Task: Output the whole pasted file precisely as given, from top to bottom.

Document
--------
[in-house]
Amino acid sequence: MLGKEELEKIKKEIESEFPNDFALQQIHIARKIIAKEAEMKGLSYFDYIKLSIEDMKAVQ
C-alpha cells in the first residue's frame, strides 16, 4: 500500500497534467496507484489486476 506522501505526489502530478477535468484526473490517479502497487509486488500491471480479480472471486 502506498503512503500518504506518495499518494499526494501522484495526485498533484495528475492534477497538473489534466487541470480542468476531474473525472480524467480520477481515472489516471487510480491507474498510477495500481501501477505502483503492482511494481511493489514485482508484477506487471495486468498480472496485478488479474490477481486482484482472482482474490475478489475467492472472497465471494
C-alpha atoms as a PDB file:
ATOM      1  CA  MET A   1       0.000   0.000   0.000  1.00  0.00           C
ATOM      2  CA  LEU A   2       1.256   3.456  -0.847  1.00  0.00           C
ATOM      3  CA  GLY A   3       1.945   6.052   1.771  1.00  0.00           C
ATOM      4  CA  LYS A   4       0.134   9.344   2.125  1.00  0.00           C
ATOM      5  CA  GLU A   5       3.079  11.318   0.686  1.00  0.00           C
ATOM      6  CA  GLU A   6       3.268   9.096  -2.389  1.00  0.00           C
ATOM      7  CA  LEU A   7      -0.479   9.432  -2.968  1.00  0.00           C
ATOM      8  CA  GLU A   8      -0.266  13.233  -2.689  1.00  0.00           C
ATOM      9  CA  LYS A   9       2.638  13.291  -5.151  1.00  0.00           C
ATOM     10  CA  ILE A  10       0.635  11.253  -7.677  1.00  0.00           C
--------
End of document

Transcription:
[in-house]
Amino acid sequence: MLGKEELEKIKKEIESEFPNDFALQQIHIARKIIAKEAEMKGLSYFDYIKLSIEDMKAVQ
C-alpha cells in the first residue's frame, strides 16, 4: 500500500497534467496507484489486476 506522501505526489502530478477535468484526473490517479502497487509486488500491471480479480472471486 502506498503512503500518504506518495499518494499526494501522484495526485498533484495528475492534477497538473489534466487541470480542468476531474473525472480524467480520477481515472489516471487510480491507474498510477495500481501501477505502483503492482511494481511493489514485482508484477506487471495486468498480472496485478488479474490477481486482484482472482482474490475478489475467492472472497465471494
C-alpha atoms as a PDB file:
ATOM      1  CA  MET A   1       0.000   0.000   0.000  1.00  0.00           C
ATOM      2  CA  LEU A   2       1.256   3.456  -0.847  1.00  0.00           C
ATOM      3  CA  GLY A   3       1.945   6.052   1.771  1.00  0.00           C
ATOM      4  CA  LYS A   4       0.134   9.344   2.125  1.00  0.00           C
ATOM      5  CA  GLU A   5       3.079  11.318   0.686  1.00  0.00           C
ATOM      6  CA  GLU A   6       3.268   9.096  -2.389  1.00  0.00           C
ATOM      7  CA  LEU A   7      -0.479   9.432  -2.968  1.00  0.00           C
ATOM      8  CA  GLU A   8      -0.266  13.233  -2.689  1.00  0.00           C
ATOM      9  CA  LYS A   9       2.638  13.291  -5.151  1.00  0.00           C
ATOM     10  CA  ILE A  10       0.635  11.253  -7.677  1.00  0.00           C